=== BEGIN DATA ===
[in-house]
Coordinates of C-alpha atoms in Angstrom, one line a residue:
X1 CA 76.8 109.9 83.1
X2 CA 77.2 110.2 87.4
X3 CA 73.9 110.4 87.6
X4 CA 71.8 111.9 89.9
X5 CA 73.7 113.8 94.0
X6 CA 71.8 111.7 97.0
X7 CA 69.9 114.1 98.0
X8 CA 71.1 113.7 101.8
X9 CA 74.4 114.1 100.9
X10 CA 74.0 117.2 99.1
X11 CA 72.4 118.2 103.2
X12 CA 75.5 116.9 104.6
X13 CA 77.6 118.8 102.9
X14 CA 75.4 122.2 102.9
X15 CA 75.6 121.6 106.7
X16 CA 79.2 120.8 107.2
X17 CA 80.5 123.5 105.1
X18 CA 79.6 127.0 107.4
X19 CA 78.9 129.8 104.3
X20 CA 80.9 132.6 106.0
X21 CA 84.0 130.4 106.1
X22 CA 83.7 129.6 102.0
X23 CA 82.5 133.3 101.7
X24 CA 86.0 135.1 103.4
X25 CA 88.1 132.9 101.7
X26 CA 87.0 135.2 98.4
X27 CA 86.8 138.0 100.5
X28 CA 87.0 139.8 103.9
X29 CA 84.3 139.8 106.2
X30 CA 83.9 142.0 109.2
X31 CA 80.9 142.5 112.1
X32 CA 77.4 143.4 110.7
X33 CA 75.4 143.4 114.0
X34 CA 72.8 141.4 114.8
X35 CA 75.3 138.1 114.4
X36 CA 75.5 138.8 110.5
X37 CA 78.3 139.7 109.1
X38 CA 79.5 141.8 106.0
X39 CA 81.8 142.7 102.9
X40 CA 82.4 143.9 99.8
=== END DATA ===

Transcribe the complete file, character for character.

[in-house]
Coordinates of C-alpha atoms in Angstrom, one line a residue:
X1 CA 76.8 109.9 83.1
X2 CA 77.2 110.2 87.4
X3 CA 73.9 110.4 87.6
X4 CA 71.8 111.9 89.9
X5 CA 73.7 113.8 94.0
X6 CA 71.8 111.7 97.0
X7 CA 69.9 114.1 98.0
X8 CA 71.1 113.7 101.8
X9 CA 74.4 114.1 100.9
X10 CA 74.0 117.2 99.1
X11 CA 72.4 118.2 103.2
X12 CA 75.5 116.9 104.6
X13 CA 77.6 118.8 102.9
X14 CA 75.4 122.2 102.9
X15 CA 75.6 121.6 106.7
X16 CA 79.2 120.8 107.2
X17 CA 80.5 123.5 105.1
X18 CA 79.6 127.0 107.4
X19 CA 78.9 129.8 104.3
X20 CA 80.9 132.6 106.0
X21 CA 84.0 130.4 106.1
X22 CA 83.7 129.6 102.0
X23 CA 82.5 133.3 101.7
X24 CA 86.0 135.1 103.4
X25 CA 88.1 132.9 101.7
X26 CA 87.0 135.2 98.4
X27 CA 86.8 138.0 100.5
X28 CA 87.0 139.8 103.9
X29 CA 84.3 139.8 106.2
X30 CA 83.9 142.0 109.2
X31 CA 80.9 142.5 112.1
X32 CA 77.4 143.4 110.7
X33 CA 75.4 143.4 114.0
X34 CA 72.8 141.4 114.8
X35 CA 75.3 138.1 114.4
X36 CA 75.5 138.8 110.5
X37 CA 78.3 139.7 109.1
X38 CA 79.5 141.8 106.0
X39 CA 81.8 142.7 102.9
X40 CA 82.4 143.9 99.8